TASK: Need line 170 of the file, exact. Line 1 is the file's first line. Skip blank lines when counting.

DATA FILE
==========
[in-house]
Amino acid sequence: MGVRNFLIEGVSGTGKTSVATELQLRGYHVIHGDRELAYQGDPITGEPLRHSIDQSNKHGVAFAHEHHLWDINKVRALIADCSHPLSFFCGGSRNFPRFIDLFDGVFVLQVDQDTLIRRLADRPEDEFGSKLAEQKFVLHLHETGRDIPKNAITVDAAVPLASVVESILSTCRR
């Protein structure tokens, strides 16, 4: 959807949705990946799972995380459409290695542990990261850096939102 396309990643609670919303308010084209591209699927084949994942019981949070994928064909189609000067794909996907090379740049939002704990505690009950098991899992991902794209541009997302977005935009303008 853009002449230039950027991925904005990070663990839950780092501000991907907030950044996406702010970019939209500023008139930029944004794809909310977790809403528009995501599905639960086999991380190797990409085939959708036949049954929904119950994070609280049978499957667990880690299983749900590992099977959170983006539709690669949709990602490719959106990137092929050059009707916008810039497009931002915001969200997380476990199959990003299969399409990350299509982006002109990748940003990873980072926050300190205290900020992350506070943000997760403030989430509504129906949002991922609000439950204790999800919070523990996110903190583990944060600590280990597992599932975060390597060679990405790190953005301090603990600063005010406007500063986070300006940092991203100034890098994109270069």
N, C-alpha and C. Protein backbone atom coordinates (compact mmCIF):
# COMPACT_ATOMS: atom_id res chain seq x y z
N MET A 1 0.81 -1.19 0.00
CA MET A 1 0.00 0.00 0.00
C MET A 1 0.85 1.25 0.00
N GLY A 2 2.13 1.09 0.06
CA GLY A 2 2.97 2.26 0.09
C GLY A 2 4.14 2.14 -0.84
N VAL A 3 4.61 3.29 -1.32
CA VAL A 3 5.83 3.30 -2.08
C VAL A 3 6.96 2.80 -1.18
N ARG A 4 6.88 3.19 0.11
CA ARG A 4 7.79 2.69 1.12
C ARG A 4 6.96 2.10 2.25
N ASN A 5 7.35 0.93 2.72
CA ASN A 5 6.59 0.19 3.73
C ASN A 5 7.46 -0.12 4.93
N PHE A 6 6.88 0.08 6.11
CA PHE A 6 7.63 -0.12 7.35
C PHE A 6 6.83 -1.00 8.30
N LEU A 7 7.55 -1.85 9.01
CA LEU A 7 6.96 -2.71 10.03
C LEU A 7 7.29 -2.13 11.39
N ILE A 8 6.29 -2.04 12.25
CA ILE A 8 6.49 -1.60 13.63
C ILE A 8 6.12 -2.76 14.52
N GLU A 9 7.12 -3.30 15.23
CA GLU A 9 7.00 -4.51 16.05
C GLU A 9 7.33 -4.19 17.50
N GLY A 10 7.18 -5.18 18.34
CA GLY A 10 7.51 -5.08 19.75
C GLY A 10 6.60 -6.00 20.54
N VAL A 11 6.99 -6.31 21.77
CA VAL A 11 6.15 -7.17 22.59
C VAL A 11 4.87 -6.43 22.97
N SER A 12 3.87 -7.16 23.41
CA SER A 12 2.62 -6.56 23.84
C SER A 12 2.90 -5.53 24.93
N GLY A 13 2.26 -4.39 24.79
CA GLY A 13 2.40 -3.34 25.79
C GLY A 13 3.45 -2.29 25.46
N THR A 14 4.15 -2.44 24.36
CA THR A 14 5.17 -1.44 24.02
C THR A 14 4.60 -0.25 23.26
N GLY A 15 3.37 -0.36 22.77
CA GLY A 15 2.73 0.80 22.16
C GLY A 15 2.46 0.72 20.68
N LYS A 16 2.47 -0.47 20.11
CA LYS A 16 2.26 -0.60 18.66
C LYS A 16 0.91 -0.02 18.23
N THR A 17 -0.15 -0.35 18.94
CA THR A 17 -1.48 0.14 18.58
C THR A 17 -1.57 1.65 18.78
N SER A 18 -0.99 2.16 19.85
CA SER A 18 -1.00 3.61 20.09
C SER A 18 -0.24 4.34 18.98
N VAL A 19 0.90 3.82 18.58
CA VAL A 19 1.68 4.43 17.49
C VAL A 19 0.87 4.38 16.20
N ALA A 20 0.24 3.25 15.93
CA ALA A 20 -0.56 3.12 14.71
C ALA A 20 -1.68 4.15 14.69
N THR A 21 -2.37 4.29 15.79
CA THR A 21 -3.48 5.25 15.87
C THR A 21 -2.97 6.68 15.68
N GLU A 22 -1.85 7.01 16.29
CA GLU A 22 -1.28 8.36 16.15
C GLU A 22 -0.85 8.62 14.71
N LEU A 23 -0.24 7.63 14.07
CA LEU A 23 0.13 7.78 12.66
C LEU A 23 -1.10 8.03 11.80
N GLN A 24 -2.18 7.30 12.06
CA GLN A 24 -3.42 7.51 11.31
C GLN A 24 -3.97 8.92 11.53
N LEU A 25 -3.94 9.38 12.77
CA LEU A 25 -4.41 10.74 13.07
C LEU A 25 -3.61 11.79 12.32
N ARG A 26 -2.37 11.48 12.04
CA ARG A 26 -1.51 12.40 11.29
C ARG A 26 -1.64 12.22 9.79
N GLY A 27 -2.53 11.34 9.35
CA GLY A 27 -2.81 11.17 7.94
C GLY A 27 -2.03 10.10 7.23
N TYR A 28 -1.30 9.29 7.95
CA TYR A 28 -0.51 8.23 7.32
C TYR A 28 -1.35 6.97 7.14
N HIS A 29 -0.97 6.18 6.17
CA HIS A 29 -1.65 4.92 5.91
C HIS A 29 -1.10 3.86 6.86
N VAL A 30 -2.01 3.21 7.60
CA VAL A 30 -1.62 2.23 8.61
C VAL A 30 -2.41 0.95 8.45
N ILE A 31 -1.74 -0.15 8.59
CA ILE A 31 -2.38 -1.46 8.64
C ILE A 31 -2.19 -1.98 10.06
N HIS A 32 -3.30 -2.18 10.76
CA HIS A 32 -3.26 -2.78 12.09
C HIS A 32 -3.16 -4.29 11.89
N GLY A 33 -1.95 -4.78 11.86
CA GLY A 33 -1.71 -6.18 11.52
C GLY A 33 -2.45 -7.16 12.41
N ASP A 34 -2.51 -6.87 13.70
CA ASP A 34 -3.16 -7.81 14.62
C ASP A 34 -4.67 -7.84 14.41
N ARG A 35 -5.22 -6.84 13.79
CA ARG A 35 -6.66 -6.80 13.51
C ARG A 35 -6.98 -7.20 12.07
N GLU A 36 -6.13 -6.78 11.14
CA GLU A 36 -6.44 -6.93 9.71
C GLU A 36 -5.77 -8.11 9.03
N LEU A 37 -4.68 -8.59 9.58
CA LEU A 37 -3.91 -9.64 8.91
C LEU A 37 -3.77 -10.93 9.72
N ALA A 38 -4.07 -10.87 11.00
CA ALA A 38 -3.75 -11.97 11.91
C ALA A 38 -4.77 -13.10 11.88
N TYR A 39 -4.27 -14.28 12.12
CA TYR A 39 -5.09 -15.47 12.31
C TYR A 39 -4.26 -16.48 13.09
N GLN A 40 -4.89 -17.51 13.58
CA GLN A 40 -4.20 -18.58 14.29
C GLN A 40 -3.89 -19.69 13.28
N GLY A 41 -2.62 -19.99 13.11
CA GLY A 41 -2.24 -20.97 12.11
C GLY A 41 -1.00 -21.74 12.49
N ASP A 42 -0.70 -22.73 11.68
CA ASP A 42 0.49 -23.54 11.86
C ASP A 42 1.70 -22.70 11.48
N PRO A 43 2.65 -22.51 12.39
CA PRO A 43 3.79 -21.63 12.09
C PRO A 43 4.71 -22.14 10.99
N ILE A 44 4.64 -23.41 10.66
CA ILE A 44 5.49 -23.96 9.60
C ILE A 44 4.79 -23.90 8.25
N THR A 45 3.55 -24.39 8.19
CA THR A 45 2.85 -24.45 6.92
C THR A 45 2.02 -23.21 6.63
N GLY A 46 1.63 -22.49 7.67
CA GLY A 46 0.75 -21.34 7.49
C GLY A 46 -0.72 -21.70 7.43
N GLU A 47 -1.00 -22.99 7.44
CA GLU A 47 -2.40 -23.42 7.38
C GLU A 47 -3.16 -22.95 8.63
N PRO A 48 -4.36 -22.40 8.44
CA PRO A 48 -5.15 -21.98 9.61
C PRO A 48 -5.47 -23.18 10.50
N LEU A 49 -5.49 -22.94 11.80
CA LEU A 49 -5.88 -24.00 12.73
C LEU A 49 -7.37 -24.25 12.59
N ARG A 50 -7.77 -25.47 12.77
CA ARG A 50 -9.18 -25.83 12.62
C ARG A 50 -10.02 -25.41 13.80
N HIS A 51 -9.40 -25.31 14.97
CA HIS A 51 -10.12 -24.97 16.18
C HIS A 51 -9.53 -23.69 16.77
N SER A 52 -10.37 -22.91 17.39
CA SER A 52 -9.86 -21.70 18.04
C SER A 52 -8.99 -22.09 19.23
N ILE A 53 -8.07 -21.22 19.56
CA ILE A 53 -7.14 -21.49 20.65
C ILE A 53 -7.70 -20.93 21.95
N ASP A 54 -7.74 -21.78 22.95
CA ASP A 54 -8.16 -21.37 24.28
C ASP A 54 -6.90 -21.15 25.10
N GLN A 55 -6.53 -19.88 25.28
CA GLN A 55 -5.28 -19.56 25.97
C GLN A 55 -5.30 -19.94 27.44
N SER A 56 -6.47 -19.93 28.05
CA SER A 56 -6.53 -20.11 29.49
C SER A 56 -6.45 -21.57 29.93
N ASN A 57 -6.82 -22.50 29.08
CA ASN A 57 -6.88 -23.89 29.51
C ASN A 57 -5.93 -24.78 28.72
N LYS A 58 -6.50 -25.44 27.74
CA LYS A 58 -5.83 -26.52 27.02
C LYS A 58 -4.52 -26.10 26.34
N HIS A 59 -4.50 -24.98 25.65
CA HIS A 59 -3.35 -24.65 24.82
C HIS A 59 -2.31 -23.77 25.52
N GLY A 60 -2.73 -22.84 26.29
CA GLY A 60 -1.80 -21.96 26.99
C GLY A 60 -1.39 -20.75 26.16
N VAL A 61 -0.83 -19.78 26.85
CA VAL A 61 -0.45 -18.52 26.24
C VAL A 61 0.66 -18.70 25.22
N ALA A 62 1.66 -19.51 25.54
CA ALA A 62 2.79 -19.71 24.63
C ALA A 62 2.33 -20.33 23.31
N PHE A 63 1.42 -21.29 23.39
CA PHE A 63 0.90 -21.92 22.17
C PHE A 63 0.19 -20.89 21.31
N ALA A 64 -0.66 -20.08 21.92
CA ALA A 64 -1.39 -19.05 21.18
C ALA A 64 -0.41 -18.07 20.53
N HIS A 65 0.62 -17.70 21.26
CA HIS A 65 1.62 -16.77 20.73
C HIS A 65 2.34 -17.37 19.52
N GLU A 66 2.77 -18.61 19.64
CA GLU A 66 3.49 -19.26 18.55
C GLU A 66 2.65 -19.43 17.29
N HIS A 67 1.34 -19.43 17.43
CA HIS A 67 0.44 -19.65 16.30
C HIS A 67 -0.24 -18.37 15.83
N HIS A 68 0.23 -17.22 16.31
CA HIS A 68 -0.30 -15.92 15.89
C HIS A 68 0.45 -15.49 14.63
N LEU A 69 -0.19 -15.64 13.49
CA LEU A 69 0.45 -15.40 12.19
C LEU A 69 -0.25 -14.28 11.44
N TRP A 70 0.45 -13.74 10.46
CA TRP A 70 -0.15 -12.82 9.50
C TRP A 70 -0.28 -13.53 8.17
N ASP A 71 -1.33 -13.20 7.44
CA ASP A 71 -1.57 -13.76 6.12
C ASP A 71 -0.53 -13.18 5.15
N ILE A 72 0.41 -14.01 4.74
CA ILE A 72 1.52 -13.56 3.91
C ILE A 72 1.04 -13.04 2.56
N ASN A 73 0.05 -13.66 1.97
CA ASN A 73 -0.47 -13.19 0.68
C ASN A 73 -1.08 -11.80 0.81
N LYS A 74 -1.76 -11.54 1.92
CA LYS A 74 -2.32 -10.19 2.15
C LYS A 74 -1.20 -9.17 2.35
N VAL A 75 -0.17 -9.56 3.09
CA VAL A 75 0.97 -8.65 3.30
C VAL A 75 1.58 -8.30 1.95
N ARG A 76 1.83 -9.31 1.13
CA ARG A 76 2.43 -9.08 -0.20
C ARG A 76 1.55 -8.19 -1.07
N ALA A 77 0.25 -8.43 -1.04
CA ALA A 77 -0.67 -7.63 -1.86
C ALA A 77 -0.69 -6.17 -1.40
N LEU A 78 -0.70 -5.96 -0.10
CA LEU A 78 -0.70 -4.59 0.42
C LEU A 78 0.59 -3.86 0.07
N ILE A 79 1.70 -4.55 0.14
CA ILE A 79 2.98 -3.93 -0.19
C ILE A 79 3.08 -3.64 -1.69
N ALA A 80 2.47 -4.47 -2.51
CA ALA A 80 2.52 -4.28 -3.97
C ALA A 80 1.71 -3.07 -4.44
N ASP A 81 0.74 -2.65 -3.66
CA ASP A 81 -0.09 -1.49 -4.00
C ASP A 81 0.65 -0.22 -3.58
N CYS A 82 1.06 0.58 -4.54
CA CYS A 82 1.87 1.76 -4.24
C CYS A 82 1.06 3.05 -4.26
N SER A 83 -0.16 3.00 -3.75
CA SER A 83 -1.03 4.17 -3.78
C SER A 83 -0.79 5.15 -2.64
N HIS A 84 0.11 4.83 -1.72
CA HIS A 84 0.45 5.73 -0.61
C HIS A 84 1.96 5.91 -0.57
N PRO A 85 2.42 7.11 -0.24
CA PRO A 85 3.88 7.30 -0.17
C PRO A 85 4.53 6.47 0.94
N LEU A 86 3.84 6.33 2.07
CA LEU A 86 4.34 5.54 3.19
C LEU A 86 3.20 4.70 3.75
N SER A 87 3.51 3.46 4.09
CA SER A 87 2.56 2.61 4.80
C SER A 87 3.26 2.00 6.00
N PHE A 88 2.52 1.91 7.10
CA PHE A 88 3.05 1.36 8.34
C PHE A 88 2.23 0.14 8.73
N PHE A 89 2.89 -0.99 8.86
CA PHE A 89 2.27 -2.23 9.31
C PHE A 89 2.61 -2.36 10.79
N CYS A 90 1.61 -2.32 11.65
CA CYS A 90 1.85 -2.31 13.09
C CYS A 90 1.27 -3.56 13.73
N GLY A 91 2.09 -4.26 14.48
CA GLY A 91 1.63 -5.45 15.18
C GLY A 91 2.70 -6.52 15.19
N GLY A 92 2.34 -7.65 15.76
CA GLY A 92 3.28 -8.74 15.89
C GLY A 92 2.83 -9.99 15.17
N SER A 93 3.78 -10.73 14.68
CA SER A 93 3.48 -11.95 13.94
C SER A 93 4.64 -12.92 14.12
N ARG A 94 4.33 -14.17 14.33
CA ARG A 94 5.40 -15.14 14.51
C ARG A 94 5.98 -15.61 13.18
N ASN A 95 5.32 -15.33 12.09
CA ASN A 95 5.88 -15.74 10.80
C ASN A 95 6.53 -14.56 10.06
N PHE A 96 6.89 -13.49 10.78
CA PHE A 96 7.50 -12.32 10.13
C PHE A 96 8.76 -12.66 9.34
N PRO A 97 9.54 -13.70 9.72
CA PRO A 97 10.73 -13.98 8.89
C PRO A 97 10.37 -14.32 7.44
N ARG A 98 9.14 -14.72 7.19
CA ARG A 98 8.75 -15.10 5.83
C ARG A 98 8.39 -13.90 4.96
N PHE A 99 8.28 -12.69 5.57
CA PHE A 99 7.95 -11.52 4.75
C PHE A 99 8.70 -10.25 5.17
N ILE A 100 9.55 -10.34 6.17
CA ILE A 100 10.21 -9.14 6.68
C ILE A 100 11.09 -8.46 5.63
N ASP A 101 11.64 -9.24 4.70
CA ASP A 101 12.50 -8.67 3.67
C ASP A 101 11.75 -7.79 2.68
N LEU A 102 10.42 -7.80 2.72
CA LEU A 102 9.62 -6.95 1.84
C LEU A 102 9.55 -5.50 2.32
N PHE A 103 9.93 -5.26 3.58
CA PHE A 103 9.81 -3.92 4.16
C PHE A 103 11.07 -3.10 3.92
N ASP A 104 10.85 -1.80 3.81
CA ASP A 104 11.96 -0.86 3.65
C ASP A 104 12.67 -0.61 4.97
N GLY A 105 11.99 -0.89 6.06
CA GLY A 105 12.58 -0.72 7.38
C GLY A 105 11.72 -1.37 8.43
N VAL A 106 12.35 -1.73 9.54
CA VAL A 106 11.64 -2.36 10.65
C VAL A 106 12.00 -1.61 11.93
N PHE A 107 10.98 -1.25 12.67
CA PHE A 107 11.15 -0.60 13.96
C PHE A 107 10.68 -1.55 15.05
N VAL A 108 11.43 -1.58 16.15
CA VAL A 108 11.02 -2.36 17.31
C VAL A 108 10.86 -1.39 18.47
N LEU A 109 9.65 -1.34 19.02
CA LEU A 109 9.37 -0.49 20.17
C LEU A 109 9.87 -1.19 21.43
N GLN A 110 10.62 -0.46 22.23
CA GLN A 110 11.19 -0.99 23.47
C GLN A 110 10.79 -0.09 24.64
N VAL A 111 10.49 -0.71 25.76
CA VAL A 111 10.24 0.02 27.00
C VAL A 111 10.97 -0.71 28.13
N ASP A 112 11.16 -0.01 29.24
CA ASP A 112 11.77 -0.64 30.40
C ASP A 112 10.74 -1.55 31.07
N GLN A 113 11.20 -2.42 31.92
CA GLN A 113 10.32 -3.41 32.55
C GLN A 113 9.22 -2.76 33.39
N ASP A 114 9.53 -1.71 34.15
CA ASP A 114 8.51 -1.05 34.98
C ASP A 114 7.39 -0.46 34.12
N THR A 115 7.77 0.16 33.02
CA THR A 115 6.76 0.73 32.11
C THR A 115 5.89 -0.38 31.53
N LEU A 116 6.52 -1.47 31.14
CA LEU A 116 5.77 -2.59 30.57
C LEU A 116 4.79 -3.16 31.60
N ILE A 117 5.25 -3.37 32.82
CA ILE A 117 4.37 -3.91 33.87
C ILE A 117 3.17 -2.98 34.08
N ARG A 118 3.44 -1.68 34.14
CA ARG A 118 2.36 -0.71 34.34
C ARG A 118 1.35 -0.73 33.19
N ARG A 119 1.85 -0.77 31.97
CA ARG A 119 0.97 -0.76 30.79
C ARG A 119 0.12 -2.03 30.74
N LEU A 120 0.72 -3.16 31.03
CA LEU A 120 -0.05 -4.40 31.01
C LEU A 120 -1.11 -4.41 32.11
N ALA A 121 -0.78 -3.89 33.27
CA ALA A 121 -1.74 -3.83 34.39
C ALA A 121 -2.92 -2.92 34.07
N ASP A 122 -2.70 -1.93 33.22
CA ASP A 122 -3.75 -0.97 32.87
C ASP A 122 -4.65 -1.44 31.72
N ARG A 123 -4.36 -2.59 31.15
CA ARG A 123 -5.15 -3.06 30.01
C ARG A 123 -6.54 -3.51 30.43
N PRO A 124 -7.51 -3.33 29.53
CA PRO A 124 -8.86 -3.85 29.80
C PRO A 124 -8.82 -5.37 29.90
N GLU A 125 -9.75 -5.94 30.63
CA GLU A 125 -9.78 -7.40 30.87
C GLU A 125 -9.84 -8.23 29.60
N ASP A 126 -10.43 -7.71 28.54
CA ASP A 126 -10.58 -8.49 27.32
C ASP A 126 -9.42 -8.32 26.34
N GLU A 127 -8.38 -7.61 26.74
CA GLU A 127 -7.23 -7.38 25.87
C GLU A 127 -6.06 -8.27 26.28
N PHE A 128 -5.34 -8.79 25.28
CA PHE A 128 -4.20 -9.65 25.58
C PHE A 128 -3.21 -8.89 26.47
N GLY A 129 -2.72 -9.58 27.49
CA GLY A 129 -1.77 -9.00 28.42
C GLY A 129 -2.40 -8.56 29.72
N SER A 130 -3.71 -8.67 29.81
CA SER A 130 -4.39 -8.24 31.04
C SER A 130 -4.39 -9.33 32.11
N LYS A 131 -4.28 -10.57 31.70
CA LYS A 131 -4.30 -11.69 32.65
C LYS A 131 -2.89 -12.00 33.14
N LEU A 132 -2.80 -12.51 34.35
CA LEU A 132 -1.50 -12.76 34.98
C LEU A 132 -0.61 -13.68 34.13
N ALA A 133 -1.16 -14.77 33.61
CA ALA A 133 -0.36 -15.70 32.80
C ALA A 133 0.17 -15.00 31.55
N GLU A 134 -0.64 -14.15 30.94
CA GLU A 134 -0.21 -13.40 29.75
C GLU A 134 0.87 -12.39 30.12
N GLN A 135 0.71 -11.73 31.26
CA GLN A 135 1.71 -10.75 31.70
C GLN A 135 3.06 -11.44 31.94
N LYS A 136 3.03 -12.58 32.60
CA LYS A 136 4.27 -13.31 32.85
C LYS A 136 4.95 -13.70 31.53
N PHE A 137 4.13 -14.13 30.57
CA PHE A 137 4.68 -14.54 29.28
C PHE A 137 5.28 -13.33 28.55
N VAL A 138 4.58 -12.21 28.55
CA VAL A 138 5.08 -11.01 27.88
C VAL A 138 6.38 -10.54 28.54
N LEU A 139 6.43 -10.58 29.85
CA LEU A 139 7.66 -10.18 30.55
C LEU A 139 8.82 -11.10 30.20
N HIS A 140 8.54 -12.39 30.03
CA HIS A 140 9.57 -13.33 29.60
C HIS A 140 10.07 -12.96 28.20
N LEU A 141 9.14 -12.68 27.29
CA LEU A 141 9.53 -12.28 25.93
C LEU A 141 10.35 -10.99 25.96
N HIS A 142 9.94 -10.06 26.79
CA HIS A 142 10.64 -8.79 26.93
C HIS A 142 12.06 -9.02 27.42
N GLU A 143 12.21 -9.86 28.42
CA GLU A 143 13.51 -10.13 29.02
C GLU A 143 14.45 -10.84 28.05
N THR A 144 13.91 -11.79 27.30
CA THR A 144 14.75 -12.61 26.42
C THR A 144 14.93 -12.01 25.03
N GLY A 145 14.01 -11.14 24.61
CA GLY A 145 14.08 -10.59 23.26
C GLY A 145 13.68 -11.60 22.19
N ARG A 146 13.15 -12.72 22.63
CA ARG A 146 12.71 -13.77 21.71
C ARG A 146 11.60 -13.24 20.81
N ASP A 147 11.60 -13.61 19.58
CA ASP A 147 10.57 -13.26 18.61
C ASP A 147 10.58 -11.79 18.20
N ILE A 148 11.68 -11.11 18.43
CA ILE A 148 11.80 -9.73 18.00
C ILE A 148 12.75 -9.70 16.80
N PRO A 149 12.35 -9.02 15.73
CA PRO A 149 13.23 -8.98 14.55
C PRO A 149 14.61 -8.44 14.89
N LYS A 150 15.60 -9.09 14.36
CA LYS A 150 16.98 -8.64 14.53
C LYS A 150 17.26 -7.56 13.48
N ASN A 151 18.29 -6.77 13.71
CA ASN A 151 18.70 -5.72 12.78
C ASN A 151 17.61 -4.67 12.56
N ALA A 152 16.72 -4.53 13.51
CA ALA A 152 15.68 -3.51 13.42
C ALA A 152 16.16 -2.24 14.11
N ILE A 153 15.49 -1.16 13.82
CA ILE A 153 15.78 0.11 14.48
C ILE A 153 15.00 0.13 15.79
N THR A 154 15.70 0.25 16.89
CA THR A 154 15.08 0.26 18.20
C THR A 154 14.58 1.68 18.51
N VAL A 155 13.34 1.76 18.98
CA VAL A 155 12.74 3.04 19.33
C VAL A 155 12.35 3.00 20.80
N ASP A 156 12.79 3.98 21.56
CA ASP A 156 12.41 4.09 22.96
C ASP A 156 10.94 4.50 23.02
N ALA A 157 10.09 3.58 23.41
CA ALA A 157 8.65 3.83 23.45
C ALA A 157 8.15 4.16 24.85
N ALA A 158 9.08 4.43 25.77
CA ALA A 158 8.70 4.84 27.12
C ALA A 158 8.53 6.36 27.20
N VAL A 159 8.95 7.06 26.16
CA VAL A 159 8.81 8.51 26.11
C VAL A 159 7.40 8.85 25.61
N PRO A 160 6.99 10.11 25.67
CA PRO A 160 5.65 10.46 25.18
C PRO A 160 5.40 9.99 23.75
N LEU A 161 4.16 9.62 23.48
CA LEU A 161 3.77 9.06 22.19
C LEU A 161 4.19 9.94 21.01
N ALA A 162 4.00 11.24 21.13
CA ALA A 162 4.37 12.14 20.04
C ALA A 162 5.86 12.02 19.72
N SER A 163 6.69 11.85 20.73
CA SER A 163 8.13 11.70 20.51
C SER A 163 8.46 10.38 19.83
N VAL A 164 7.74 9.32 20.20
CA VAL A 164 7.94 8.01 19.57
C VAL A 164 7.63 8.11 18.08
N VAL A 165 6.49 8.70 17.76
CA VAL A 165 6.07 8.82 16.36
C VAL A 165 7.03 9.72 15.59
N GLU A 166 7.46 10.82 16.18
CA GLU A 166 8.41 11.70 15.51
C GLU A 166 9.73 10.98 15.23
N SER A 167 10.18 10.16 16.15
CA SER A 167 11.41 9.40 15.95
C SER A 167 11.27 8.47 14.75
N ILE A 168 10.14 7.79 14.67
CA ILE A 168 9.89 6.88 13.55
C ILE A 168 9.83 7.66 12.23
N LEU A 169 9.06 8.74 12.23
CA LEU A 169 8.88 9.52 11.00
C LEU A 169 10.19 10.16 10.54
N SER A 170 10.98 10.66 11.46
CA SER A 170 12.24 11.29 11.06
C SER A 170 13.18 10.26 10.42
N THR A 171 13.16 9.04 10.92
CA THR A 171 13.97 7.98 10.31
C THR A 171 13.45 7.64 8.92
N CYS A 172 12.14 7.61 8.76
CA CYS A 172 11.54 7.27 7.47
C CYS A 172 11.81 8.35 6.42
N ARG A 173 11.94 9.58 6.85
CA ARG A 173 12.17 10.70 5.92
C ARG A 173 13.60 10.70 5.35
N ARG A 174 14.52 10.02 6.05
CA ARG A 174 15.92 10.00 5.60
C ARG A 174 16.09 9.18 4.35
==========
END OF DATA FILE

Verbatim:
C GLN A 55 -5.30 -19.94 27.44